The Micro Q-Tron (link to check the price on Amazon) is another superb envelope filter from EHX. It is essentially the original Q-Tron with a small footprint and fewer features.
Electro-Harmonix is featured in My New Microphone’s Top 11 Best Guitar/Bass Effects Pedal Brands To Know & Use.
EarthQuaker Devices Spatial Delivery
Second up is the sweet and simple EarthQuaker Devices Spatial Delivery (link to check the price on Amazon).
If we were to pick up any random EQD pedal, chances are it would be weird. The Spatial Delivery in no exception.
This pedal is a voltage-controlled envelope pedal that includes a sample and hold circuit.
The Spatial Delivery has 3 modes, selectable via the 3-way toggle switch:
- Up Sweep: the filter sweeps upward in reference to the input signal level/envelope.
- Down Sweep: the filter sweeps downward in reference to the input signal level/envelope.
- Sample and Hold: filter is controlled by random voltage.
So we can 2 typical envelope filter modes and 1 that sounds totally weird and uncontrollable.
Of course, there are controls to help us shape all 3 modes. They are:
- Range: adjusts the sensitivity of the envelope in Up Sweep and Down Sweep modes. controls the sweeping speed in Sample and Hold mode.
- Resonance: adjusts the filter feedback control, adding or subtracting body and ring in the filter voice.
- Filter: crossfades between high-pass (fully counterclockwise) and low-pass filters (fully clockwise), with continuous versions of a band-pass filter in the middle.
The Spatial Delivery features EarthQuaker Devices’ Flexi-Switch technology: a relay-based, true bypass switching system that allows both momentary and latching switching simultaneously.
Latching is accomplished by tapping the footswitch and momentary operation is accomplished by holding the footswitch down.
From classic funky envelope filter effects to “deep fried space droid computer freak-outs”, the EQD Spatial Delivery has you covered!
EarthQuaker Devices is featured in My New Microphone’s Top 11 Best Guitar/Bass Effects Pedal Brands To Know & Use.
Mojo Hand Wonder Filter
A best envelope filter really wouldn’t be complete without the Mojo Hand Wonder Filter (link to check the price on Amazon).
The Wonder Filter is inspired by the classics. It’s an awesome-sounding true bypass pedal with everything we’d want from an envelope filter.
Let’s begin by defining the Mojo Hand pedal’s 5 modes, selectable via the bottom-most dial:
- No Filter (0): setting offering preamp stand-alone boost capability.
- High Pass Filter (HP)
- Band Pass Filter (BP)
- Low Pass Filter (LP)
- Notch Filter (N)
We understand, by the No Filter mode description, that the Wonder Filter has a boost circuit. The amount of boost will effect all modes equally in terms of an increase in output gain.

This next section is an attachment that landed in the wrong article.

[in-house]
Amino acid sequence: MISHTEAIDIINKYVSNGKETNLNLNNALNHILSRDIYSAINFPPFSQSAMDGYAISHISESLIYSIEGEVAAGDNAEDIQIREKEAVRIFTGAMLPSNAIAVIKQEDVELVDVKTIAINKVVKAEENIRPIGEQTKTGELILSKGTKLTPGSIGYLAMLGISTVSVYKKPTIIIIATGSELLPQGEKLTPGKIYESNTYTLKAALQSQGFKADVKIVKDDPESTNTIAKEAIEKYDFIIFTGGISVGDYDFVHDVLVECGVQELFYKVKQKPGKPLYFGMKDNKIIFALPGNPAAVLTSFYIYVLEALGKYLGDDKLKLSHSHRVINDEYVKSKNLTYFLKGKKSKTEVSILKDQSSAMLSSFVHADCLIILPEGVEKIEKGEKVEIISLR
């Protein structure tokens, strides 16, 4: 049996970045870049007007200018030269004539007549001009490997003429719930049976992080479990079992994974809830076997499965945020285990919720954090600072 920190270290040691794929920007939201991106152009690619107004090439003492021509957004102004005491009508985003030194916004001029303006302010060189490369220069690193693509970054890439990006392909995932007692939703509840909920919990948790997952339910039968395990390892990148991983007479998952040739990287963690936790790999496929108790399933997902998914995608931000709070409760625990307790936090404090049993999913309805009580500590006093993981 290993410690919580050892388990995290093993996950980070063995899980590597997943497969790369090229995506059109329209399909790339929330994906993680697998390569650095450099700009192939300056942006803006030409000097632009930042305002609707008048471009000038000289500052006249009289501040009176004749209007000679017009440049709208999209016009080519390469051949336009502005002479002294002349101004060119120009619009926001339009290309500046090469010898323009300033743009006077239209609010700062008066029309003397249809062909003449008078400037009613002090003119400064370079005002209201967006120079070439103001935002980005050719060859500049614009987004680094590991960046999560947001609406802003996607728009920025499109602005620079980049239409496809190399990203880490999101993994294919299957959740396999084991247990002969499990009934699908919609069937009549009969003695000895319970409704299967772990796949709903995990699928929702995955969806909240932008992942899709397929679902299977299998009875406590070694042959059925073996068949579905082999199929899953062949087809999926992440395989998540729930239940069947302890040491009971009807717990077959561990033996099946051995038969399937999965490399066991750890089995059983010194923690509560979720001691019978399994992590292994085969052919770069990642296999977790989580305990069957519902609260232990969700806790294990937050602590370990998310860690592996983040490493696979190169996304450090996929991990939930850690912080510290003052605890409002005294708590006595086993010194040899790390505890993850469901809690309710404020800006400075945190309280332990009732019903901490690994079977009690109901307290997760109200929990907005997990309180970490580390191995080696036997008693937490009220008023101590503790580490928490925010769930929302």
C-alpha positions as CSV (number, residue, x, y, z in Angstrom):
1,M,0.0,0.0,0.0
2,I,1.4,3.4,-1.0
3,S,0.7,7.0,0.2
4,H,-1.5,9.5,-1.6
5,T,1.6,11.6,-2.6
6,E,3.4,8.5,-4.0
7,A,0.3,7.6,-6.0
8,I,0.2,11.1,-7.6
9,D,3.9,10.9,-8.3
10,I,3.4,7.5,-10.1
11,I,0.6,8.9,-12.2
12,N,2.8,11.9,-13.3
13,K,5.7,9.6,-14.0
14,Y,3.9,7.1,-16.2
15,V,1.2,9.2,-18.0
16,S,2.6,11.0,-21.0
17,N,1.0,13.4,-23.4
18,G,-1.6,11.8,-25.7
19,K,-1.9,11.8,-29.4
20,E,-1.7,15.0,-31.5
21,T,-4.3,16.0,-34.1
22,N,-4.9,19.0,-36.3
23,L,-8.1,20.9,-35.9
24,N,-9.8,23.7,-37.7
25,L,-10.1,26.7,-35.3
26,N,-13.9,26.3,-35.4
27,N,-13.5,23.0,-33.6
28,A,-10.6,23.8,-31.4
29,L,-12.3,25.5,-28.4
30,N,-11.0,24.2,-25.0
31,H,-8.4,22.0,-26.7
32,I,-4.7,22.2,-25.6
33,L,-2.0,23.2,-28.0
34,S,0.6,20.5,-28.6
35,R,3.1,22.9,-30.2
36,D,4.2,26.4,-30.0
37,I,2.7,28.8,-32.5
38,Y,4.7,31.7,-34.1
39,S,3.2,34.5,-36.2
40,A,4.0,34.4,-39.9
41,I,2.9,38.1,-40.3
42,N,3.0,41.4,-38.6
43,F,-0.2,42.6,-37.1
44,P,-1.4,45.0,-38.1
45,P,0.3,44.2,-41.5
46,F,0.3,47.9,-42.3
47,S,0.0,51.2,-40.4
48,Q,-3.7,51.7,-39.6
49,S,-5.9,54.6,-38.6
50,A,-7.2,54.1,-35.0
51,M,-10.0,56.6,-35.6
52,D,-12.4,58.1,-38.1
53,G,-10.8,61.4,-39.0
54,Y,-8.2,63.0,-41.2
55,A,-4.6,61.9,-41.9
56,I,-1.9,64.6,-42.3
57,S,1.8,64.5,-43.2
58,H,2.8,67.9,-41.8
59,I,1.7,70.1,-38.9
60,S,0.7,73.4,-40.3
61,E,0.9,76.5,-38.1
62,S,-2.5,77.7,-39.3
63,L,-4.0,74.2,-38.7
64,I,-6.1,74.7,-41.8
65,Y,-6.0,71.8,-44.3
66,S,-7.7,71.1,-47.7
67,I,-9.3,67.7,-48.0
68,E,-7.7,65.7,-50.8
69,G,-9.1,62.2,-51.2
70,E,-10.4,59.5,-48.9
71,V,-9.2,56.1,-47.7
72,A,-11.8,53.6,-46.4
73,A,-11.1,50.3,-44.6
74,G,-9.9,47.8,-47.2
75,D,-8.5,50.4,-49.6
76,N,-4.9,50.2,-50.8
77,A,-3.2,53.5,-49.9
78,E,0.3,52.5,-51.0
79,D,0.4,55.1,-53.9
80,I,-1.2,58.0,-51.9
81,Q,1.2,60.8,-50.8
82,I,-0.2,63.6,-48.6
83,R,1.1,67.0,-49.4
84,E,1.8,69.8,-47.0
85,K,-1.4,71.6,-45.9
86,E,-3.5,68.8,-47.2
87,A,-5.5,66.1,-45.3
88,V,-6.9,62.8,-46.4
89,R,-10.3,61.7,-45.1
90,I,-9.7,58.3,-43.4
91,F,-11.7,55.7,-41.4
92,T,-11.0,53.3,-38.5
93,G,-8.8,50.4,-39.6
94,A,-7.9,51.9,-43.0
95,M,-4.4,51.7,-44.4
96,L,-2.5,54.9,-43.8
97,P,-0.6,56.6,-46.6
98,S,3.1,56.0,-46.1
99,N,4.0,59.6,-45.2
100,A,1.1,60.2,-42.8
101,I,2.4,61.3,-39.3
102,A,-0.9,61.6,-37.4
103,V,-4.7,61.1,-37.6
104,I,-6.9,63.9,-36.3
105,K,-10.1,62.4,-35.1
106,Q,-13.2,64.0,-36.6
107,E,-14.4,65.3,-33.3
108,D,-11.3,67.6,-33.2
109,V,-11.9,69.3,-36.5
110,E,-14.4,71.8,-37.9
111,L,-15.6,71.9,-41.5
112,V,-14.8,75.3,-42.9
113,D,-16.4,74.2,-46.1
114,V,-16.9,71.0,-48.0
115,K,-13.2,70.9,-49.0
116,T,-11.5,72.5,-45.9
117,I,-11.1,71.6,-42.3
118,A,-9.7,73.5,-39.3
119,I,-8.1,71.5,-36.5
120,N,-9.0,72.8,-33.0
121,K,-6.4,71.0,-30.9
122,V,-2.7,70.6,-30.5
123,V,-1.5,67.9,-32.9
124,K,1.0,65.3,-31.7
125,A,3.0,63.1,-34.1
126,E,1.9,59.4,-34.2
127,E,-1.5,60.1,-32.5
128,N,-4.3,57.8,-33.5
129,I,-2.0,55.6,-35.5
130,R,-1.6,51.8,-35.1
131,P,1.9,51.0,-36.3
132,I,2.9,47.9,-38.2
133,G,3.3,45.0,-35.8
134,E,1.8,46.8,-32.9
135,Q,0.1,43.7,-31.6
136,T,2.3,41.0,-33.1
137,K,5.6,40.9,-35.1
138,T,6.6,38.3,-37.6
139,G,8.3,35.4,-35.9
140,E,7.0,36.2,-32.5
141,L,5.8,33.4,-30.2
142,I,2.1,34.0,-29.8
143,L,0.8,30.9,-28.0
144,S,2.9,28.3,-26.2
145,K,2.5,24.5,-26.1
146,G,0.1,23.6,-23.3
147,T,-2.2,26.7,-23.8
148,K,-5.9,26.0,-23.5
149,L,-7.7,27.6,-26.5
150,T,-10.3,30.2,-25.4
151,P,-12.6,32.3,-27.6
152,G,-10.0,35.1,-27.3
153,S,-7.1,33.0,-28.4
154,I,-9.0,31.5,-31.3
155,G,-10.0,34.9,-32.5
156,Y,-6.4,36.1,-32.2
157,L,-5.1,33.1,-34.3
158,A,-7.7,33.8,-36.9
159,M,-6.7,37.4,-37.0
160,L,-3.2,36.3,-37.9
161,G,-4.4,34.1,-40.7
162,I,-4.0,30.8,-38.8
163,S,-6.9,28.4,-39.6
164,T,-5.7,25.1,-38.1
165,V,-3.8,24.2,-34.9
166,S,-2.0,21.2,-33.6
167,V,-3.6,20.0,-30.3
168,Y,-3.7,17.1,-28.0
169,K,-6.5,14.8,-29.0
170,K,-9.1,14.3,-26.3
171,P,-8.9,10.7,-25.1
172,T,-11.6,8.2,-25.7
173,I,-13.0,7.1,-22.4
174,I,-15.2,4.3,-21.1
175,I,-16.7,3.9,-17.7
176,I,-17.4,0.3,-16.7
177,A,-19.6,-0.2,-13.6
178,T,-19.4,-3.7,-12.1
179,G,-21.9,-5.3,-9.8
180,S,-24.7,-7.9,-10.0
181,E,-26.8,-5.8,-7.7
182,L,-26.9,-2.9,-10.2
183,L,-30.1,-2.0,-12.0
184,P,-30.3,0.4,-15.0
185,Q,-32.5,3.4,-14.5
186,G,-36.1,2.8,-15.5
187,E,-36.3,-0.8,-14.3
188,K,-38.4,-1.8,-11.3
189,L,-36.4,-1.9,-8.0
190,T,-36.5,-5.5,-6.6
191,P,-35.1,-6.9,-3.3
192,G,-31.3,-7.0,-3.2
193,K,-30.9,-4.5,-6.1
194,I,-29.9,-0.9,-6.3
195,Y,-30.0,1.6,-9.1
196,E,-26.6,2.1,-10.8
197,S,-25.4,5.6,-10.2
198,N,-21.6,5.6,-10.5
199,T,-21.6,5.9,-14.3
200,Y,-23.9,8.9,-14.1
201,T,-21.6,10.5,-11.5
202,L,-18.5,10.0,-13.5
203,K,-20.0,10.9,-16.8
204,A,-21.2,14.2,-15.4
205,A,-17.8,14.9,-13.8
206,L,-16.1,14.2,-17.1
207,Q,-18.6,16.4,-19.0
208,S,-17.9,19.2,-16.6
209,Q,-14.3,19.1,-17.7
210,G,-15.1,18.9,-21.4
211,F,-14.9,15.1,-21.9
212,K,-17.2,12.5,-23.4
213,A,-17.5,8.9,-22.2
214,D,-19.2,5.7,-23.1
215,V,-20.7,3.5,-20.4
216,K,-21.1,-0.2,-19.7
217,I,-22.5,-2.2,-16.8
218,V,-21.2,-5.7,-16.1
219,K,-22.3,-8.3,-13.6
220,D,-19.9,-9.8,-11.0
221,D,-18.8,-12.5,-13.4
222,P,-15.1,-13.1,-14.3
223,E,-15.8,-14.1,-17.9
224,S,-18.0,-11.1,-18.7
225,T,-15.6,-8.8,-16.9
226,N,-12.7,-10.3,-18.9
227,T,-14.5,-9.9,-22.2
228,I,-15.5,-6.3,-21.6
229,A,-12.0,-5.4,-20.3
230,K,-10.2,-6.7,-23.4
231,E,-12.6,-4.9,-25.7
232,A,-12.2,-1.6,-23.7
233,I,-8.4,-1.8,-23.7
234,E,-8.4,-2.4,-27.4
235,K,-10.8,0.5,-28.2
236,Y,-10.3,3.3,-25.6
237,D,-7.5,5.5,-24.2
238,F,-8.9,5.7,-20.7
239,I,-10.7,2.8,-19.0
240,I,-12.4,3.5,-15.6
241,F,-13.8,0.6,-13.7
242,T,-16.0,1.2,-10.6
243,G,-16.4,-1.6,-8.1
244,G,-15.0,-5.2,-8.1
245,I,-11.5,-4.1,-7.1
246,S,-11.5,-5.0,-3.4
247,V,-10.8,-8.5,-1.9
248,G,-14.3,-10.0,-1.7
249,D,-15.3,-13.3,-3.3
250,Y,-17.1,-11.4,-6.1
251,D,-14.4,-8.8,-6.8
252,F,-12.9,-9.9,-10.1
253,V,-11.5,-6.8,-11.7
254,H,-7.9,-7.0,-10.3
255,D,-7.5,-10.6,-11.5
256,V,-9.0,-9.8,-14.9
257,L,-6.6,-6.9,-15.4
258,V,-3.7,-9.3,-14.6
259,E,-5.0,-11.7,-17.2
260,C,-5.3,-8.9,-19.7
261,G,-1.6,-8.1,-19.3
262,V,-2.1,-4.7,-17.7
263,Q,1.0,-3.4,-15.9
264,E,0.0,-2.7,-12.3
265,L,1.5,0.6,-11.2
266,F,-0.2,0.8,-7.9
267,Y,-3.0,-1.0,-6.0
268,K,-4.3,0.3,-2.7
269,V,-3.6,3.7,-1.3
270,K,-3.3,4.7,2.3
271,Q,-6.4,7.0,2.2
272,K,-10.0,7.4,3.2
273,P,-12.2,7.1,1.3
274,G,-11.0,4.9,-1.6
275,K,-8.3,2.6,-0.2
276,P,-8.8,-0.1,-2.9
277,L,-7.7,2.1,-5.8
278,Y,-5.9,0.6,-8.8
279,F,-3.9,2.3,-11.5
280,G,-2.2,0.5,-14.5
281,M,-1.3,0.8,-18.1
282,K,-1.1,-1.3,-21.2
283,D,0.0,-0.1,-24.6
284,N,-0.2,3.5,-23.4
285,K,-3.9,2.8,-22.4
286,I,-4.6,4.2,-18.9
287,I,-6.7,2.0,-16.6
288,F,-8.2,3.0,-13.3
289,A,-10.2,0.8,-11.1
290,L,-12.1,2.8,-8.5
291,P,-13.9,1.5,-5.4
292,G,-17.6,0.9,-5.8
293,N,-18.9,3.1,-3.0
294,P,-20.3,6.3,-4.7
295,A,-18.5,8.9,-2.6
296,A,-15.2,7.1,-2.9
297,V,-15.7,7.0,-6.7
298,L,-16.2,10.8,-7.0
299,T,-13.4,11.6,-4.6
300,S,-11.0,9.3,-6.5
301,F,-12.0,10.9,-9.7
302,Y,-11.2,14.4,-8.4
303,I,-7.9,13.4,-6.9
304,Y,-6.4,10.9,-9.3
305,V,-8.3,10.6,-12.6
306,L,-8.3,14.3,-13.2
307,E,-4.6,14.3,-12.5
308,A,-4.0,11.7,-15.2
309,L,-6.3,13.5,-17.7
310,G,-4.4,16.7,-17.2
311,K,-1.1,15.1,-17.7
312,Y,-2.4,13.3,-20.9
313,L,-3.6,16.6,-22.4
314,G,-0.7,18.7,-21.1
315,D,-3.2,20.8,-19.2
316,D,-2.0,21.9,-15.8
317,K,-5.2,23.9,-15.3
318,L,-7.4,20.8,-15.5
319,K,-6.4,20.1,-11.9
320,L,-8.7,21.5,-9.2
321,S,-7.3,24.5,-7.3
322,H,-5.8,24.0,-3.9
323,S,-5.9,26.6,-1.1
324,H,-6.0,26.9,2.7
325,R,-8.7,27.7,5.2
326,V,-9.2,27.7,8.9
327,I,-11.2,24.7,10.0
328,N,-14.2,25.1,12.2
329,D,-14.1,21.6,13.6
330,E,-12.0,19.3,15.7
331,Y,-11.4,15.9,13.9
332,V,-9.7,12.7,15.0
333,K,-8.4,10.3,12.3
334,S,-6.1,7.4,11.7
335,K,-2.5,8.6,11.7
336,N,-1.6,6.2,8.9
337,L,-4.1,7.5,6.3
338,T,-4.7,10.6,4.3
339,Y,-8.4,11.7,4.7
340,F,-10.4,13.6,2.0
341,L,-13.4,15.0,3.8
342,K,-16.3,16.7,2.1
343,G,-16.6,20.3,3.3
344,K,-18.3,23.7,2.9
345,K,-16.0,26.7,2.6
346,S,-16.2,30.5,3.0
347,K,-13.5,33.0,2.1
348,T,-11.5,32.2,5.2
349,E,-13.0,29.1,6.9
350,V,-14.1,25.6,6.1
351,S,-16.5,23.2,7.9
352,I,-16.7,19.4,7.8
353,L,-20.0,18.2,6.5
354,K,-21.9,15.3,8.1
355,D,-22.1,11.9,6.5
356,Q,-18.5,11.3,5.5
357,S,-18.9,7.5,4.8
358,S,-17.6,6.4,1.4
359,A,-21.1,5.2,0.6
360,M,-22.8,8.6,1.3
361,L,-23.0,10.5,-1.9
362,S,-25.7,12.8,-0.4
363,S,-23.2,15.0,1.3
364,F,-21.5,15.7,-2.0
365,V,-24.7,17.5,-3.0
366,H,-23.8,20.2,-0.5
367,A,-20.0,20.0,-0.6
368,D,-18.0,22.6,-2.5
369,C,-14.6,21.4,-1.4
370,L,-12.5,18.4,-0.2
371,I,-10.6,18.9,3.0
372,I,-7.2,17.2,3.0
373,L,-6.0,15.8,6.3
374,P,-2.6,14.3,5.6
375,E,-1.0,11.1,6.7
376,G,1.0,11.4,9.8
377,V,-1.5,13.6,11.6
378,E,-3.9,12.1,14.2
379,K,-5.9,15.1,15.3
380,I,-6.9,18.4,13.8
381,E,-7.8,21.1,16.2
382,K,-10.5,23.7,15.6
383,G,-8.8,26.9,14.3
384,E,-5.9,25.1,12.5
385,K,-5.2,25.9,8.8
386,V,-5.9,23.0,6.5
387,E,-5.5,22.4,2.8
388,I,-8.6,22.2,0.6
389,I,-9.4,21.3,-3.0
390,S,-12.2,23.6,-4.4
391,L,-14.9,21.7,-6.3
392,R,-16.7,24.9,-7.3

The gain control knob will feed more input signal into the envelope and, thereby, increase the sensitivity of the envelope filter circuit.
The Mix knob brings in some amount of the direct signal to blend the dry and wet signals together.
The attack and resonance peak amplitude can also be controlled via knobs.
This pedal has toggle switches for Range (low and high) and Drive (down and up). The low range setting emphasizes vocal-like sweeping while the high range produces sweeping in the harmonics.
All in all, this is a very neat and multifaceted envelope pedal. It can be set up to sound just how you like it and its high-quality audio gives it a step up on its competition.
The Maxon AF-9 (link to check the price on Amazon) is an outstanding and simple envelope filter.
The Maxon AF-9 is based on the beloved design of the vintage Mu-Tron III (we talk about the Mu-Tron Micro-Tron IV later in this article).
This pedal has undergone a few changes but still gives us that wet, funky, vowel-like auto-wah sound we enjoy so much from top-of-the-line envelope filters like the venerable Mu-Tron III.
The AF-9 is built with durability and simplicity in mind. It’s got a large footswitch pad; 2 knobs and 3 switches.
The pedal sounds incredible. Let’s dive a bit deeper into its functionality.
Maxon’s AF-9 has the 3 standard filter types: low-pass, band-pass and high-pass. These types are selected via one of the toggle switches.
The other 2 toggle switched control the direction/drive of the filter sweep (up or down) and the range of the sweep (high or low).
The 2 knobs control the circuit’s sensitivity to the input signal and the peak amplitude of the filters’ resonance frequencies.
Opto-coupler circuitry produces the shimmering, watery filtering of legendary vintage units. So we have a classic-sounding envelope pedal with all the go-to controls. This makes the Maxon AF-9 one of the best envelope filter pedals on the market.
Pigtronix Envelope Phaser